Diet is the strongest predictor of Type 2 diabetes, new study proves

Monday, October 08, 2018 by

Forget nature vs. nurture in the debate on Type 2 diabetes. A team from the Chalmers University of Technology has developed a pioneering method which demonstrated how diet is the strongest predictor of this metabolic condition. Researchers observed that biomarkers collected from blood samples indicated a direct relationship between food and health. A major implication of the study is that Type 2 diabetes is an acquired disease; that is, one that is gained through a person’s actions alone and with hardly any influence from genetics. However, this also means that the illness is a highly preventable one.

To reach this conclusion, the team gathered nutrient biomarkers (molecules measured in the blood) from 600 women in Gothenburg, Sweden and compared these to their diet over the course of five and a half years.

The results proved what common sense already dictates: whole grains, vegetable oils, and vitamin E decreased the risk or severity of the disease, while red meat and saturated fat exacerbated the condition. What makes this new study novel is that researchers were able to reach these results without confounding factors.

“Collecting information about diet can be complicated and time consuming, and is always biased by what people remember and think they should report,” explained co-author Associate Professor Alastair Ross on Science Daily. “Dietary biomarkers don’t have this problem, and highlight that dietary recommendations to avoid red meat and saturated fat and increase intake of plant-based oils and whole grains do seem to hold true, at least in this group of women.”

The blood samples were taken and analyzed at Chalmers, creating a unique metabolic fingerprint for each woman. The signature could be linked to the specific time the sample was taken as well as the nutritional profile of the participant at any given period. This method marks the first time scientists could objectively determine how much dietary components influence diabetes risk and its progression. (Related: Jumpstart your pancreas: New research shows how to reverse type-2 diabetes with a low calorie diet.)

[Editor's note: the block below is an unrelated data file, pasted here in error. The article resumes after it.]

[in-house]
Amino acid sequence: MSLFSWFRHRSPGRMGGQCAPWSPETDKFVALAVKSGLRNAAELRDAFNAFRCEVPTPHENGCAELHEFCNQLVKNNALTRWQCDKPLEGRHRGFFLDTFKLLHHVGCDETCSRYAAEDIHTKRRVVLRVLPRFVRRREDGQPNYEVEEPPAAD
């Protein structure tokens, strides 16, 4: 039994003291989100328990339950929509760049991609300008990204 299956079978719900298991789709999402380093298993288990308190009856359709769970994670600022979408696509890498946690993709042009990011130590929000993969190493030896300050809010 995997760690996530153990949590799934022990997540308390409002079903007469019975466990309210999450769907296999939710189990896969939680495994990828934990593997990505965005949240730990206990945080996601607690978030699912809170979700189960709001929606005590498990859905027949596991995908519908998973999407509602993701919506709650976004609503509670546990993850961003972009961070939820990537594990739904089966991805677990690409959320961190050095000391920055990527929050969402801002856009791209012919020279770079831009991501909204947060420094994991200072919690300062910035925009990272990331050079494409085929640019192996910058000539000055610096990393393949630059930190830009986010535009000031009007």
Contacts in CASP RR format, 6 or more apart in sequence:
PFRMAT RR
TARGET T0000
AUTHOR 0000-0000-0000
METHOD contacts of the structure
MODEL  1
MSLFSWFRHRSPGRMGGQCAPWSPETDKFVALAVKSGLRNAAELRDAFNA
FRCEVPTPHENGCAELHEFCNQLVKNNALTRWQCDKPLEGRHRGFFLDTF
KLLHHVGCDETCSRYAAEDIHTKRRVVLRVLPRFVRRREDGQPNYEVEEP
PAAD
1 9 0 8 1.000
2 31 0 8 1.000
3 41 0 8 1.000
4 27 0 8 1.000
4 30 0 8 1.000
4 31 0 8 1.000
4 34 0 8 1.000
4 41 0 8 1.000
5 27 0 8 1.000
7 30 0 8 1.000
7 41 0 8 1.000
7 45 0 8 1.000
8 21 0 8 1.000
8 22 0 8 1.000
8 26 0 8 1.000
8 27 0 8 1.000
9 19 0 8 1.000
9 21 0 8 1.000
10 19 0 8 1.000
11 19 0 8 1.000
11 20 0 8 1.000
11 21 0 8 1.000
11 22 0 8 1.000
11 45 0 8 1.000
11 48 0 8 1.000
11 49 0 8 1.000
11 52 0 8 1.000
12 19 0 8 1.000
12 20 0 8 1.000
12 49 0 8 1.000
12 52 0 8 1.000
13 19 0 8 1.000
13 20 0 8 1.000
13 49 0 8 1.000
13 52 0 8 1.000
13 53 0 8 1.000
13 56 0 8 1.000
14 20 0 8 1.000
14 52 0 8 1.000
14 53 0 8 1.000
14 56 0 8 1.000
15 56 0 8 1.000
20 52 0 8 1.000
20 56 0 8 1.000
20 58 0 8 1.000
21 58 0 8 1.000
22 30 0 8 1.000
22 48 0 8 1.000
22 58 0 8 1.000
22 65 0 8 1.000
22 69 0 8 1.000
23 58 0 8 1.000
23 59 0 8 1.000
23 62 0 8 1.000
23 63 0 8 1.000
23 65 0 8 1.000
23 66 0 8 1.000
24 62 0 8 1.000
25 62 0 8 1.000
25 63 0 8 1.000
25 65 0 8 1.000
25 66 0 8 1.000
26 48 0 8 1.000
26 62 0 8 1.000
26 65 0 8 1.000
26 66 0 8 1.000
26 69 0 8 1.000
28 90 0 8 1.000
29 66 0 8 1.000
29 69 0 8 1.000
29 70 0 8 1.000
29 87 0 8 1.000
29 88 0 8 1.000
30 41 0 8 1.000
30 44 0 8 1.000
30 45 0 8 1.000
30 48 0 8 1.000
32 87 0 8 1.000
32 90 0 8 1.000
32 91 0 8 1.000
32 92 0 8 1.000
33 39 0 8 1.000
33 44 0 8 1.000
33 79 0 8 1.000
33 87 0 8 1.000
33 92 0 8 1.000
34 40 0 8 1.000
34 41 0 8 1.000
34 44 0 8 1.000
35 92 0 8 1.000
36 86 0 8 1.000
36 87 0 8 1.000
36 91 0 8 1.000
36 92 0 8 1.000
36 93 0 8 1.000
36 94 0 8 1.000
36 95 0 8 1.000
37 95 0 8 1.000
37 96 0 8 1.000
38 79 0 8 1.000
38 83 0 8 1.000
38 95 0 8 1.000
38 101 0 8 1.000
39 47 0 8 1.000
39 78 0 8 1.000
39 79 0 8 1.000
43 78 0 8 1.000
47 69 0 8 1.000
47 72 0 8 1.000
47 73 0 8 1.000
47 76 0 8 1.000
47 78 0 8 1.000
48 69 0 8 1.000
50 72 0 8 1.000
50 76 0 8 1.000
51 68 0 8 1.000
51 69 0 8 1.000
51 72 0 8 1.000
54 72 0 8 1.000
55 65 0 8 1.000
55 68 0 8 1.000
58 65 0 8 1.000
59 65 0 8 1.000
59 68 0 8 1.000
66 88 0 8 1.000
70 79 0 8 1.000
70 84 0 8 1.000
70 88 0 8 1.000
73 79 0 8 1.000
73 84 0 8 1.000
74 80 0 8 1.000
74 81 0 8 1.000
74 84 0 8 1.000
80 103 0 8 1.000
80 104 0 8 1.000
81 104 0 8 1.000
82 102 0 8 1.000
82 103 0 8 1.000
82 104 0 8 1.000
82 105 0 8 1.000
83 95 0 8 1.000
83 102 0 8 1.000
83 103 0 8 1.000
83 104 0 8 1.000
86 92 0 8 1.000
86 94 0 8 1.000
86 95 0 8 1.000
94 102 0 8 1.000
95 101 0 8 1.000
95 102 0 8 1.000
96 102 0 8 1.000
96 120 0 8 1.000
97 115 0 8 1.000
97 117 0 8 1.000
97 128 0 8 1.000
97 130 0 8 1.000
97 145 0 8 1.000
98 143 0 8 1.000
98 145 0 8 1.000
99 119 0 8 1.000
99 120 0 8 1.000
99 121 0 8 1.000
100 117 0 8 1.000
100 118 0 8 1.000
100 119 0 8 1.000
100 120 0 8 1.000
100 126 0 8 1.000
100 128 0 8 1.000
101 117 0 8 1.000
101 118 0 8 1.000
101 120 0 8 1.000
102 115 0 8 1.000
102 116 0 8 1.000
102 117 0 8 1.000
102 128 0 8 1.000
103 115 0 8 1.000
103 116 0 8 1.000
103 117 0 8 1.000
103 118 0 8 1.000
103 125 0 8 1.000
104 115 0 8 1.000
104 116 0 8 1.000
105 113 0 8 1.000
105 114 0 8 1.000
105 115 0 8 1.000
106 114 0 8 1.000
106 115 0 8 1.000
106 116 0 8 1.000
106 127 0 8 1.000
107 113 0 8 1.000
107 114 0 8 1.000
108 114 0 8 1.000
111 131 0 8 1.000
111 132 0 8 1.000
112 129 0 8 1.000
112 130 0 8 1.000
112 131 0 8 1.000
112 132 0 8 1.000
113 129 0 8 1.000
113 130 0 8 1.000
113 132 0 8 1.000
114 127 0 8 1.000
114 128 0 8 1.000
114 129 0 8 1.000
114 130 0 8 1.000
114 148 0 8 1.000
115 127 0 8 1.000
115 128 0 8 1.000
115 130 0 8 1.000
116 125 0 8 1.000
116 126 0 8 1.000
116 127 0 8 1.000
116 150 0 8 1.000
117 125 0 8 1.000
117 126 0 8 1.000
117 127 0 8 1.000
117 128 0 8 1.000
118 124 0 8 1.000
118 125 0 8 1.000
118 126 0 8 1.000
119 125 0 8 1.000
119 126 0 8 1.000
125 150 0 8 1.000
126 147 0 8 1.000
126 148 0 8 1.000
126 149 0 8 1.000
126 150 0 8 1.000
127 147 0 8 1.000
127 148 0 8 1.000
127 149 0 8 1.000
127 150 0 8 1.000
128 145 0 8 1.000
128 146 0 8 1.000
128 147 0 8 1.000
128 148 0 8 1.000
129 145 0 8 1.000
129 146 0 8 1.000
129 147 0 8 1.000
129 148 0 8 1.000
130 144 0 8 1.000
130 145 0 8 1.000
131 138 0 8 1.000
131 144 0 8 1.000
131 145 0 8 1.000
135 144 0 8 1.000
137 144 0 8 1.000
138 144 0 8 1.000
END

“New methods such as ours will help to improve how we measure diet and understand in more detail how dietary patterns relate to disease,” concluded Ross.

The dietary changes you need to make

Preventing or managing this condition is simple, though perhaps it has become harder because of it. People often assume that there is a magic pill that can be taken, a cop-out to beginning the journey to a healthier lifestyle. If you are truly serious about this endeavor though, take note of the four dietary changes you need to make now. (h/t to HSPH.Harvard.edu.)

  • Choose whole grains — A whole pool of research supports the idea of switching highly-processed carbohydrates with their whole grain counterparts. It has been observed that people who ate an average of two to three whole grains a day were 30 percent less likely to develop Type 2 diabetes than those who rarely consumed grains. Whole grain products benefit the body in many ways but play an important role for diabetics by keeping blood glucose levels stable.
  • Forego the sugary drinks — Drink more water instead. Not surprisingly, people who consumed one or more sugar-sweetened beverages per day had a 83 percent higher risk of developing Type 2 diabetes.
  • Understand the difference between good fats and bad fats — Simply eliminating all fats from your diet is irresponsible and dangerous. Good fats, which include the polyunsaturated versions found in many vegetable oils, can play a key role in preventing the disease. There is also a wealth of evidence that proves using omega-3s to alleviate certain symptoms associated with Type 2 diabetes.
  • Limit red meat intake — Eating red or processed meat increases the risk of Type 2 diabetes, even when they are taken in small amounts. One study concluded that a daily intake of three ounces of red meat (that’s roughly eating a steak the size of a deck of cards) increased diabetes risk by 20 percent.

Like what you’re reading? You can find more articles on diabetes when you visit DiabetesScienceNews.com.

Sources include:

ScienceDaily.com

HSPH.Harvard.edu



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